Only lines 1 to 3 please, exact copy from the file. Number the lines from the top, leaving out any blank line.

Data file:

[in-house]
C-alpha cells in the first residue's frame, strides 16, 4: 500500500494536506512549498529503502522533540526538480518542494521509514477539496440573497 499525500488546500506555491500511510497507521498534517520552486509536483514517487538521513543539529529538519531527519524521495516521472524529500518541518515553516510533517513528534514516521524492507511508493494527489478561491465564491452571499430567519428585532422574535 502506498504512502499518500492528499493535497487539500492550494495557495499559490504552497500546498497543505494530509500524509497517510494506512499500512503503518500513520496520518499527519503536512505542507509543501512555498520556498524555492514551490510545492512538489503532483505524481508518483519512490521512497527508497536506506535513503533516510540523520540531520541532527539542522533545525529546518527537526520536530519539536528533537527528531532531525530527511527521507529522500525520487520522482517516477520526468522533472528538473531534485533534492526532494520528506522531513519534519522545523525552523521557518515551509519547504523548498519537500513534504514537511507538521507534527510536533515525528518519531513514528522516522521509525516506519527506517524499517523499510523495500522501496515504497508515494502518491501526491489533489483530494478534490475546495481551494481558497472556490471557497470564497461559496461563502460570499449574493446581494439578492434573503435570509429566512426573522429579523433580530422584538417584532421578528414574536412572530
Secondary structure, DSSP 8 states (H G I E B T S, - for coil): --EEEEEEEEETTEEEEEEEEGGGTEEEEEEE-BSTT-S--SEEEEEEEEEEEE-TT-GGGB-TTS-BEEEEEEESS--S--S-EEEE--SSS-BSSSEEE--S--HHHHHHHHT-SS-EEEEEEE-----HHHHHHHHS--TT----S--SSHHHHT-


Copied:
[in-house]
C-alpha cells in the first residue's frame, strides 16, 4: 500500500494536506512549498529503502522533540526538480518542494521509514477539496440573497 499525500488546500506555491500511510497507521498534517520552486509536483514517487538521513543539529529538519531527519524521495516521472524529500518541518515553516510533517513528534514516521524492507511508493494527489478561491465564491452571499430567519428585532422574535 502506498504512502499518500492528499493535497487539500492550494495557495499559490504552497500546498497543505494530509500524509497517510494506512499500512503503518500513520496520518499527519503536512505542507509543501512555498520556498524555492514551490510545492512538489503532483505524481508518483519512490521512497527508497536506506535513503533516510540523520540531520541532527539542522533545525529546518527537526520536530519539536528533537527528531532531525530527511527521507529522500525520487520522482517516477520526468522533472528538473531534485533534492526532494520528506522531513519534519522545523525552523521557518515551509519547504523548498519537500513534504514537511507538521507534527510536533515525528518519531513514528522516522521509525516506519527506517524499517523499510523495500522501496515504497508515494502518491501526491489533489483530494478534490475546495481551494481558497472556490471557497470564497461559496461563502460570499449574493446581494439578492434573503435570509429566512426573522429579523433580530422584538417584532421578528414574536412572530
Secondary structure, DSSP 8 states (H G I E B T S, - for coil): --EEEEEEEEETTEEEEEEEEGGGTEEEEEEE-BSTT-S--SEEEEEEEEEEEE-TT-GGGB-TTS-BEEEEEEESS--S--S-EEEE--SSS-BSSSEEE--S--HHHHHHHHT-SS-EEEEEEE-----HHHHHHHHS--TT----S--SSHHHHT-